Lately, the annual showdown has become a conference affair. In 2015, both teams moved to the Big Ten Conference. That season, a crab-shaped trophy made of reclaimed wood from Baltimore became the official trophy of the matchup between Maryland and Johns Hopkins; it is now given to the winning team each year.

A Maryland lacrosse player lifts “The Rivalry Trophy” above his head after defeating Johns Hopkins on April 29, 2017, in College Park, Maryland. Photo courtesy of Maryland Athletics.

“I think now that Hopkins and Maryland are in the same conference, it’s a little bit more exciting and a little bit more meaningful because every game means something,” Phipps said.

The teams have met twice in the Big Ten Tournament championship game, first in 2018 and most recently in 2021. They split the two games.

As of late, Maryland has had the upper hand in The Rivalry. The Terps have won seven of the last ten contests, including a matchup in the NCAA semifinals in 2015. Maryland has also won the last three games, all of which came in 2021 due to conference-only scheduling because of COVID-19.

Maryland enters this year’s matchup as heavy favorites to continue its winning ways. The Terps are unanimously ranked No. 1 in the country and have an 11-0 record. Johns Hopkins, on the other hand, has a 6-7 record. The Blue Jays haven’t had a winning season since 2018, albeit the 2020 season was cut short because of the pandemic.

Maryland owes much of its success to a guru that came from its biggest foe. The offensive coordinator for the highest-scoring team in the nation is Bobby Benson, a three-time All American player and 14-year assistant coach at Johns Hopkins.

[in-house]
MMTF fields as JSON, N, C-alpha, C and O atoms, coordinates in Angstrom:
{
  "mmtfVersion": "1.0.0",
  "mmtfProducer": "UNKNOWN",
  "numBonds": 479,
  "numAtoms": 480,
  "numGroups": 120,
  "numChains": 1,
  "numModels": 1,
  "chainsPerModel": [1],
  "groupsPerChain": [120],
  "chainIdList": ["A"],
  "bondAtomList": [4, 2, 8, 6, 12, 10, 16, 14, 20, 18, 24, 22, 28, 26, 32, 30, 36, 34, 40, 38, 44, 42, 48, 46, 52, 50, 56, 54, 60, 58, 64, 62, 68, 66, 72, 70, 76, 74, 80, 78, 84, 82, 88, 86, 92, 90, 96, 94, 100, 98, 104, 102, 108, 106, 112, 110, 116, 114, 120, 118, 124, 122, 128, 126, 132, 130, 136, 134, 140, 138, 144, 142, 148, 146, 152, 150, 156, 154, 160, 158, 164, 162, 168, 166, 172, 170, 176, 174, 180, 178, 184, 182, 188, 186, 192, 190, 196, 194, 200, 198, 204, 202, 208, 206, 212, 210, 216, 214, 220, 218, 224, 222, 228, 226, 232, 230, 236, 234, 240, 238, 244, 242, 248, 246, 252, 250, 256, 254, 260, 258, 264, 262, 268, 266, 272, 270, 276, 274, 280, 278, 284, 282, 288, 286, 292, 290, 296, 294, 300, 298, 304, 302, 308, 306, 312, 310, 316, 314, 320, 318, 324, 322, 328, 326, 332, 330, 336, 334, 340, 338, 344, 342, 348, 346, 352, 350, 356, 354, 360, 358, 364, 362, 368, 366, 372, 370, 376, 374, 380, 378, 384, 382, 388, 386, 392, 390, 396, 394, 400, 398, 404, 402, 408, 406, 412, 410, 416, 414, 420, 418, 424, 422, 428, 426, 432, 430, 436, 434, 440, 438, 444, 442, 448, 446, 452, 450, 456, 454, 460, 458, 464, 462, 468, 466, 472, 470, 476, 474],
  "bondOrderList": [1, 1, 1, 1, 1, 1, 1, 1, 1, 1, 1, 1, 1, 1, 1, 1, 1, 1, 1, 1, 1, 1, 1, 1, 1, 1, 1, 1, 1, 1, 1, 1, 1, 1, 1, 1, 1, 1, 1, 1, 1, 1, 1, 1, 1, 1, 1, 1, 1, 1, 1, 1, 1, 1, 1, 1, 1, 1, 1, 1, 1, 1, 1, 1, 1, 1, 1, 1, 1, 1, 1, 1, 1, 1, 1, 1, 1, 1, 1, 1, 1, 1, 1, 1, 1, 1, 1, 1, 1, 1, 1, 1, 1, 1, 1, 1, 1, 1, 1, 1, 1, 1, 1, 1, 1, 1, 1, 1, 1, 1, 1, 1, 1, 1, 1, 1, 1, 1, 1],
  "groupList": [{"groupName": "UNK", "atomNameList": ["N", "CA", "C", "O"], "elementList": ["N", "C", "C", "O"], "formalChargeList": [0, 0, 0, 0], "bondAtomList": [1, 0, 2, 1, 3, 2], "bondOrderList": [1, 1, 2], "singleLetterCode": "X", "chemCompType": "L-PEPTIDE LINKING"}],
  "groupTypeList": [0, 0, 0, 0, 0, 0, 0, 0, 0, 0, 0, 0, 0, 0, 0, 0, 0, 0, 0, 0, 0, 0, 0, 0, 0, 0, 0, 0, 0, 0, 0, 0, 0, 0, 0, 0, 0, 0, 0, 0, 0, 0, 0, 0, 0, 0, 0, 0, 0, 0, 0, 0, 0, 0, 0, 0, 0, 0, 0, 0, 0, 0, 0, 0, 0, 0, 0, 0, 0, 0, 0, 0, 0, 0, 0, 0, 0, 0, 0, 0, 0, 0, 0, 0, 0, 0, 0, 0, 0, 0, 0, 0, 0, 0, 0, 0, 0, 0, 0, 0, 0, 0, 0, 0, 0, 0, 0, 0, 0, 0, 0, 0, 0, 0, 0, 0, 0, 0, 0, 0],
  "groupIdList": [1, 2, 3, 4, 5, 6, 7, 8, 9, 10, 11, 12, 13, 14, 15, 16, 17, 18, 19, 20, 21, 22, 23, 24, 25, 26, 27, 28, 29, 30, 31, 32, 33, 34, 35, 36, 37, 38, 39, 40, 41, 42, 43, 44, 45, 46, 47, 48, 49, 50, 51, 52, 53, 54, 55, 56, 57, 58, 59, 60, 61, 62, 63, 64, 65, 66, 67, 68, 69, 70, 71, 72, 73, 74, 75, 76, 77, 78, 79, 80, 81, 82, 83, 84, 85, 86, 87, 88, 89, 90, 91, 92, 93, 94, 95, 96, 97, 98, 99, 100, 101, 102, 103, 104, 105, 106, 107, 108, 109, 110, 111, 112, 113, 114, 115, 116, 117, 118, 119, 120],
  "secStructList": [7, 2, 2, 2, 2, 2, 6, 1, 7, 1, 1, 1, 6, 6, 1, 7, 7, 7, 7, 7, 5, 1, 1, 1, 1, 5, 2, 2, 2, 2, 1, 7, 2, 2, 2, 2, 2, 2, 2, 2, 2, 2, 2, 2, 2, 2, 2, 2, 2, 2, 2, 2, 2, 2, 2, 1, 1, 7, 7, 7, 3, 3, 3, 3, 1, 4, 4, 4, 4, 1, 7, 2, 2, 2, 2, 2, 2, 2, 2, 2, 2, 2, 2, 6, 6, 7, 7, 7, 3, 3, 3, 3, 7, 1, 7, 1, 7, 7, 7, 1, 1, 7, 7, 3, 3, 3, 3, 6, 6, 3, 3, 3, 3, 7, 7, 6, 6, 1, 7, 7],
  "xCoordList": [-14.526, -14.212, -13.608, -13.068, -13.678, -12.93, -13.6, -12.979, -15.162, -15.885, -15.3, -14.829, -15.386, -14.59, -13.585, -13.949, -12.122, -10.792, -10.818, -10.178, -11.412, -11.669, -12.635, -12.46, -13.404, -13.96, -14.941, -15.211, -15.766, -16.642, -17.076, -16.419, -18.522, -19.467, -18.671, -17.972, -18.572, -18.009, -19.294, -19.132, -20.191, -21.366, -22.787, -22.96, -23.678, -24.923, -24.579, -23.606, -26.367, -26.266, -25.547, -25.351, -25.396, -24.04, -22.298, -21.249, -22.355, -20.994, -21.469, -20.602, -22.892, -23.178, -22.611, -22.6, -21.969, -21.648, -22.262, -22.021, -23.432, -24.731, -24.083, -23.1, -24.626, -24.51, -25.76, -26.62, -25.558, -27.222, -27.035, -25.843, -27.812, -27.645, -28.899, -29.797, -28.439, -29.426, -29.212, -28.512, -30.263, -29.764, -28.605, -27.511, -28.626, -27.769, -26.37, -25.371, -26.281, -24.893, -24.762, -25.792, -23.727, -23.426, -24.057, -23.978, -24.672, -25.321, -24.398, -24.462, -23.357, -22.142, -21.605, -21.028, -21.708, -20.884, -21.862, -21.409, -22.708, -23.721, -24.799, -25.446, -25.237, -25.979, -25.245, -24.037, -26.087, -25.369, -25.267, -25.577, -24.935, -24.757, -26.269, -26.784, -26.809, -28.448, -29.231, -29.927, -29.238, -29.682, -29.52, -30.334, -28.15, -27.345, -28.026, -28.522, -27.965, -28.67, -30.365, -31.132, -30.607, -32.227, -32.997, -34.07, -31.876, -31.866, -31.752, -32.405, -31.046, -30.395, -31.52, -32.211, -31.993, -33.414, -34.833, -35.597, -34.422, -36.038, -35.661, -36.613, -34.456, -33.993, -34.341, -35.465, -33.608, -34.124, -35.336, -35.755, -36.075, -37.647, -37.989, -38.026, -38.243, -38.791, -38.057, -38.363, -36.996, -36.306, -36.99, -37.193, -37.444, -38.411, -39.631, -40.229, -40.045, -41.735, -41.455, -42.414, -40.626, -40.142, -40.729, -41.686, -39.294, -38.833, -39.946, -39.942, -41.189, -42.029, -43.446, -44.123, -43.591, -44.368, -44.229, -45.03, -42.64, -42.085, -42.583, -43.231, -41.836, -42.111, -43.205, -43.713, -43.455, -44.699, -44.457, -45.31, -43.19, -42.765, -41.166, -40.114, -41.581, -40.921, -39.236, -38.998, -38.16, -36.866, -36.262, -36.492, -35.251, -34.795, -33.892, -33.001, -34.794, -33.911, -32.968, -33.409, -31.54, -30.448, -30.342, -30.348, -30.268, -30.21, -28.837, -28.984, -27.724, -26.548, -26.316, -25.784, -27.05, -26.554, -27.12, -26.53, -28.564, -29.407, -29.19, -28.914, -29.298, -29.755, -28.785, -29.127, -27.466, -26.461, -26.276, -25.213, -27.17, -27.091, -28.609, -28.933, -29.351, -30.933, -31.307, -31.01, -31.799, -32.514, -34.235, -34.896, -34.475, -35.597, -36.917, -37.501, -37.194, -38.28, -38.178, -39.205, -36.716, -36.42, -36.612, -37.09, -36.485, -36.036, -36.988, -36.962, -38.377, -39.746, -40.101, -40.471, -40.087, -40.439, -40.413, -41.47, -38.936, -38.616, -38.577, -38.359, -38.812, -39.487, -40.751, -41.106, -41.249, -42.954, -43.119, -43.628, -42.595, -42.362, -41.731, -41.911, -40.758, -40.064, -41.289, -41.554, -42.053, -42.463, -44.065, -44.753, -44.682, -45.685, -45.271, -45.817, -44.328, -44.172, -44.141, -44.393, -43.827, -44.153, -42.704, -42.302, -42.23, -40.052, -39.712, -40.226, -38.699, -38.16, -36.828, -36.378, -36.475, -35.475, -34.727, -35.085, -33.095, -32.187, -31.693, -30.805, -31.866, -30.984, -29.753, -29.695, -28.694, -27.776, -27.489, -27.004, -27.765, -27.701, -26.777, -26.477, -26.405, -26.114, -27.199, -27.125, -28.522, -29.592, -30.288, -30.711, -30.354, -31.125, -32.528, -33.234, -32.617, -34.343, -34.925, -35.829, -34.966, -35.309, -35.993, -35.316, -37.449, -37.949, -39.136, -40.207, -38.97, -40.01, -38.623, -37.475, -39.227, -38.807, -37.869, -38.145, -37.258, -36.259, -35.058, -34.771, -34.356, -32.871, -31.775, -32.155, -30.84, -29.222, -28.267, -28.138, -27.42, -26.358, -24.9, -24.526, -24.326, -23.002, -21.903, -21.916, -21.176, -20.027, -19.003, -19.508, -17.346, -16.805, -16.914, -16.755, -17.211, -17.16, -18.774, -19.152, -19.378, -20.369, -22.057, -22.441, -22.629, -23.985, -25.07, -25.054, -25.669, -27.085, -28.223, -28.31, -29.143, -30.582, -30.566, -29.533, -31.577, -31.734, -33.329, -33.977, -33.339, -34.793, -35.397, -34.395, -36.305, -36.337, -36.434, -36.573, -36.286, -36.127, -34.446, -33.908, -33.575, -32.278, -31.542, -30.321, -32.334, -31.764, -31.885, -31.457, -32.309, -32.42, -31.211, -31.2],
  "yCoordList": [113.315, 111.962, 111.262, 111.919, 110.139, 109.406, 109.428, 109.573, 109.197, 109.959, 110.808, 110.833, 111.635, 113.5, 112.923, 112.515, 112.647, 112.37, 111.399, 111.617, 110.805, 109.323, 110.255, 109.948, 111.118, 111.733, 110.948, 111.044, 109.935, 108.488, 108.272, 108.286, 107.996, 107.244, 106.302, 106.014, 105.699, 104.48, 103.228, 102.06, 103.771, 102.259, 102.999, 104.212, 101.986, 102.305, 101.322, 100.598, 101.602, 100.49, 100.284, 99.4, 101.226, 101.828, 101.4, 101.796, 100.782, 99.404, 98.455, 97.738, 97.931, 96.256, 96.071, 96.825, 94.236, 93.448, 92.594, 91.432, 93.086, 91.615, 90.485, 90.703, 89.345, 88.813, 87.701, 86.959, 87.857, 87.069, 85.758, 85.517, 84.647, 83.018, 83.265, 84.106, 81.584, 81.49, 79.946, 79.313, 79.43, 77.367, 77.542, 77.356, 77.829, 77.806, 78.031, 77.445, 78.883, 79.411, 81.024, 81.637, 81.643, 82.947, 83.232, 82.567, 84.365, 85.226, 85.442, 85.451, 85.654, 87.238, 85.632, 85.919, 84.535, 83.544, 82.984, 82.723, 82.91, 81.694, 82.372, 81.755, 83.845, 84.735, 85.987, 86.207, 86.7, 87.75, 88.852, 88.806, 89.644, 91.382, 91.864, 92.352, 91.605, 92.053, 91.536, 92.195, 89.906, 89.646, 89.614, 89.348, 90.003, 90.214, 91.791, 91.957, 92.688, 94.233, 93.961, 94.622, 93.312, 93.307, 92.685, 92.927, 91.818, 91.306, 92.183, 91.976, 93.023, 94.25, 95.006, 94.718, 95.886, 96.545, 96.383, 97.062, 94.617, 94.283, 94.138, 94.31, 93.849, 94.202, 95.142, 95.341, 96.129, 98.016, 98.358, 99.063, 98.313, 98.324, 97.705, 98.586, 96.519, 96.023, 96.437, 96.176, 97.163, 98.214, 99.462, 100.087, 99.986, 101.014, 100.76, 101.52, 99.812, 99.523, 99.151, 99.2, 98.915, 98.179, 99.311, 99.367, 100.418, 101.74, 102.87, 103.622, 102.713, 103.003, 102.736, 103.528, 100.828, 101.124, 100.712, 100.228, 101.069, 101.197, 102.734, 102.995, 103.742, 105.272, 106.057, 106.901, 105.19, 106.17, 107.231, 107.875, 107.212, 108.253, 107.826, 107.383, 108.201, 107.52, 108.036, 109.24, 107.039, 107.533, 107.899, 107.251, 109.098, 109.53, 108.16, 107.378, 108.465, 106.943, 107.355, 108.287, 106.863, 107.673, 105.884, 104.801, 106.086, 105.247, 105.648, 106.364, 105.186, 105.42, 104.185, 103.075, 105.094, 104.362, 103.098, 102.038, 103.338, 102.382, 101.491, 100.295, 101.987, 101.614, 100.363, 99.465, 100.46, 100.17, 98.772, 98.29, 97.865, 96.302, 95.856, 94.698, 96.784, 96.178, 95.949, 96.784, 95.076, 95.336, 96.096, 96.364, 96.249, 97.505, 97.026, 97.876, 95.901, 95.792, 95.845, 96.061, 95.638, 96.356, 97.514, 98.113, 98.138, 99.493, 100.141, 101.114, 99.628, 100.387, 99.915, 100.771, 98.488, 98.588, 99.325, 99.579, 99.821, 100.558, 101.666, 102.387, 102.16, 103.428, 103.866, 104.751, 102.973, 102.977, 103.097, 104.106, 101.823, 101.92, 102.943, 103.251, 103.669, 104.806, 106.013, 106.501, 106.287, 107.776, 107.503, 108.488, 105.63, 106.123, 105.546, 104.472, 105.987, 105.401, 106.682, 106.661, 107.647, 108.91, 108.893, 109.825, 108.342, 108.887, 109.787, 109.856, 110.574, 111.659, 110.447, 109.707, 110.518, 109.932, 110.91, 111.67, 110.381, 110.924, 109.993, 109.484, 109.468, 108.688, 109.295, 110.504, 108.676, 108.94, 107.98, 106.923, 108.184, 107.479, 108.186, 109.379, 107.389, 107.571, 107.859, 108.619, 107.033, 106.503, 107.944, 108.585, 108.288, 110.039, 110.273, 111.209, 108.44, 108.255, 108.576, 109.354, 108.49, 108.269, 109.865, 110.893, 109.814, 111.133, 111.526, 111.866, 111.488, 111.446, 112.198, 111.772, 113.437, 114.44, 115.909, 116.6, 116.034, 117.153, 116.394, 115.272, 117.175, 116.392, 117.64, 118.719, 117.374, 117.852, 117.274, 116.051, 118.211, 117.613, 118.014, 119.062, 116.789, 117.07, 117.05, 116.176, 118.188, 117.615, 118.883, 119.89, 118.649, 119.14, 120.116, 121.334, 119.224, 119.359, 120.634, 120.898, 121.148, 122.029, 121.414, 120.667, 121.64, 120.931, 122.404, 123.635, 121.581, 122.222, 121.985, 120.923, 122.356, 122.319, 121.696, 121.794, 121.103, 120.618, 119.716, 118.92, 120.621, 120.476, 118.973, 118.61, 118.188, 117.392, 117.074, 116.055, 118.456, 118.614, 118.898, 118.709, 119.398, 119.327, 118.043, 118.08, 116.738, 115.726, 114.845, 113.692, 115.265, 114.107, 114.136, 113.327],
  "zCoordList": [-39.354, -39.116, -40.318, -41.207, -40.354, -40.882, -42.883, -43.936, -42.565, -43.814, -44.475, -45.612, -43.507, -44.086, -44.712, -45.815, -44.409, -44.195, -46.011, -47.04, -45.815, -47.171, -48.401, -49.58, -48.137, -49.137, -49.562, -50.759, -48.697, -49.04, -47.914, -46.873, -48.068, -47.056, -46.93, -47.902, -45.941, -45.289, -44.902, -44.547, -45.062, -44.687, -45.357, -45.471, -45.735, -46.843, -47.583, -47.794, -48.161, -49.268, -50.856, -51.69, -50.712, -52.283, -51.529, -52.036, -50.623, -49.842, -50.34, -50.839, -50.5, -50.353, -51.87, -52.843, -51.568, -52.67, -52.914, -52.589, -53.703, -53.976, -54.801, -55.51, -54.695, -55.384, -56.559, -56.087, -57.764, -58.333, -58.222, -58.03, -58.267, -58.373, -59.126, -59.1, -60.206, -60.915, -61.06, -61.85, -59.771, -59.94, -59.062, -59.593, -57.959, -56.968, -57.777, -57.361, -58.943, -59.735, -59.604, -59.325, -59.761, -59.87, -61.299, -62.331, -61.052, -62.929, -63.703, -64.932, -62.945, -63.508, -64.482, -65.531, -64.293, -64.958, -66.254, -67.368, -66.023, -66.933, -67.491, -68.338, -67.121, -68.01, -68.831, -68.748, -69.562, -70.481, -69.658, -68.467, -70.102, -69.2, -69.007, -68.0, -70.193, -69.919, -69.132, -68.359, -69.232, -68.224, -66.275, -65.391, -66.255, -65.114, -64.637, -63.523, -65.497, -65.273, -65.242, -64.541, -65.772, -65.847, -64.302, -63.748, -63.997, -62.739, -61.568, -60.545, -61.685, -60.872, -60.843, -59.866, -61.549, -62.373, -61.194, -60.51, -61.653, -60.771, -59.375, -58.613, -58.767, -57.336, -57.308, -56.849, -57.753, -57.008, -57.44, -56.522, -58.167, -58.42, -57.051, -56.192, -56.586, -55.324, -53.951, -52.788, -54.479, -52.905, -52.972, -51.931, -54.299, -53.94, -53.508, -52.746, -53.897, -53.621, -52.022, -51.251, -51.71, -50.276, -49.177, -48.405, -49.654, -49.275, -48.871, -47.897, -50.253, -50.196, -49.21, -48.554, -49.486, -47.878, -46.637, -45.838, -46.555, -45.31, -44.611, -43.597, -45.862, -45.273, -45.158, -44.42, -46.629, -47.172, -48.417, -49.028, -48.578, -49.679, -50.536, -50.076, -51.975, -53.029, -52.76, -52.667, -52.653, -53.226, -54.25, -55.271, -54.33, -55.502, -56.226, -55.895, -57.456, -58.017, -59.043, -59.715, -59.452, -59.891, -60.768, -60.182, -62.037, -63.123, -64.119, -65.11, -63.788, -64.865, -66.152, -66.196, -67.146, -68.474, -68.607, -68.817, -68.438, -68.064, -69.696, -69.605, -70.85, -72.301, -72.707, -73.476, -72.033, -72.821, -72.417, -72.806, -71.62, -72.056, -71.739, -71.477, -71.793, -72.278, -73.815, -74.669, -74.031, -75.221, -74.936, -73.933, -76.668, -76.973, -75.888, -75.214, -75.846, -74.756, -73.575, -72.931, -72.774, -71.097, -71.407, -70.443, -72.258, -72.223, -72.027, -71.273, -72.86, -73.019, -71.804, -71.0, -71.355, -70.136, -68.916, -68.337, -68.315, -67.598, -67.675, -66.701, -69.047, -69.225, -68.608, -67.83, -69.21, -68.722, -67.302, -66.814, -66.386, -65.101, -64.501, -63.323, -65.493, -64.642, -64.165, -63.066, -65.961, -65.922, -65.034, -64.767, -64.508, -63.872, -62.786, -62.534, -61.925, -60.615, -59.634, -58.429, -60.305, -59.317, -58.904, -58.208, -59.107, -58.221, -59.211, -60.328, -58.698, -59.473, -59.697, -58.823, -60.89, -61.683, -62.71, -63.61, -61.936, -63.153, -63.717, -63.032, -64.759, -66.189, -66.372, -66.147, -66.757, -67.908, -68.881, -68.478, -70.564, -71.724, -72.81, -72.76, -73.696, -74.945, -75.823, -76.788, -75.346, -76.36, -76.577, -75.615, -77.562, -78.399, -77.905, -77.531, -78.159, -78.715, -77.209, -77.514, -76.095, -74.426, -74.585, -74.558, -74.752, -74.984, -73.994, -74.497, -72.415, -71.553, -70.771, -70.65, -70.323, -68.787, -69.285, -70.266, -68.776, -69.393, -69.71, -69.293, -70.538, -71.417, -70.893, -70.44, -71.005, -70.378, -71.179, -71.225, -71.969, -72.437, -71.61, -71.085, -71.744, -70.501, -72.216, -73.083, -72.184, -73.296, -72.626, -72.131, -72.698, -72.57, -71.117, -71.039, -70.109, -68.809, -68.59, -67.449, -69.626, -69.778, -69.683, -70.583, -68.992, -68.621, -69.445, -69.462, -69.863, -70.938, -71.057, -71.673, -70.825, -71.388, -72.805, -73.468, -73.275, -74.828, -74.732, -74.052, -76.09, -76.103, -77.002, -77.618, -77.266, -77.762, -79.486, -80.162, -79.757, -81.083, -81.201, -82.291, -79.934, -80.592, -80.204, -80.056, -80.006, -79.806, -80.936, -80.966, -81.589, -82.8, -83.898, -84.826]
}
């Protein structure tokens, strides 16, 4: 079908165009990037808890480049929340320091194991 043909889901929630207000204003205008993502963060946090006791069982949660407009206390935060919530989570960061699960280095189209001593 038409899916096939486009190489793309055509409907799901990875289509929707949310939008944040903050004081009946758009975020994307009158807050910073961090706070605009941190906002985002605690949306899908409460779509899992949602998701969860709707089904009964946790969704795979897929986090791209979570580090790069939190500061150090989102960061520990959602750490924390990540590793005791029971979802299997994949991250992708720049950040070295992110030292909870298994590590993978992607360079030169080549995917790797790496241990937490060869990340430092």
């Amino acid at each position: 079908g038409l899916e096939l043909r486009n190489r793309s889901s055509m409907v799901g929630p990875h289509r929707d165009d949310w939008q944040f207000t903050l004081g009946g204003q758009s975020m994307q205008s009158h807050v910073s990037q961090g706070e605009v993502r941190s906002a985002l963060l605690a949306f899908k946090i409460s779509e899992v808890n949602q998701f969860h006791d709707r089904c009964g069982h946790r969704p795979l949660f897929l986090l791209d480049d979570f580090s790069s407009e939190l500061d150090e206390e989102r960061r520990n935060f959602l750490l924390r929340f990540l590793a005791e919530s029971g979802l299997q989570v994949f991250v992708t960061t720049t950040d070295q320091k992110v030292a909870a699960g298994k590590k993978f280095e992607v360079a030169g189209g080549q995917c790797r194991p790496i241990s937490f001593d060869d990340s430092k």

“Maryland’s offense is one of the [best] offenses right now and they’re being led by a guy who spent his whole career before Maryland at Johns Hopkins,” Cummings said. “The fact that he’s seen both sides of this rivalry as a player and as a coach, and now as a coach for the Terps, I think it’s pretty neat.”

Even though the move to the Big Ten means that the matchup between the Terps and Blue Jays could get oversaturated with multiple games each season, Maryland head coach John Tillman is still making sure that his team understands the importance of this Saturday’s game at Homewood Field.

“I don’t care if we play them nine or 10 times a year. It is a special [game],” Tillman said. “There’s pride on both sides. It’s something I take very seriously and I try to make sure I echo that to our [players].”

While the vitriol remains on the field, there remains a mutual respect between Maryland and Johns Hopkins players. In fact, one of Walters’ closest friends was a Blue Jay.

“Kyle Harrison, one of the best players to ever play at Hopkins, throughout college, we were taught to hate each other,” Walters said. “We ended up playing on Team USA together right out of college. We were roommates with Team USA and that blossomed into a really good friendship.

“Lacrosse is a pretty tight knit community,” Walters continued. “Things that happened during college tend to get pushed aside and we’re all lacrosse players when it’s all said and done.”

Phipps thinks that the strife between the two schools helps create a closer bond with players that suited up for Johns Hopkins.

“It was always a very emotional affair between both of us,” Phipps said. “Some of my good friends played for Hopkins, but they weren’t good friends when we played. Over the years they become good friends and the rivalry is part of that.”

Rambo, who currently plays professionally alongside both Maryland and Johns Hopkins alumni, loves the banter during the week of the game.

“We always make fun of each other. ‘Maryland’s better than Hopkins’, we say - which is true,” Rambo said.

But, even with the relationships that have been built in spite of their feud, a strong dislike still exists between Maryland and Johns Hopkins. Casey Connor wants to leave no doubt which side of The Rivalry he stands on.

“There are guys I’ve met and have certainly enjoyed a relationship with, but even my kids know that we hate Hopkins,” Connor said. “That’s just how it works. There’s no ifs, ands or buts about it. I have good friends that I know very well, but at the end of the day, we hate Hopkins.”

When they compete again this Saturday, Maryland and Johns Hopkins will once again battle for supremacy in the state of Maryland. Eyes and television sets throughout the state will be squarely focused on the 60 minutes of action in Baltimore.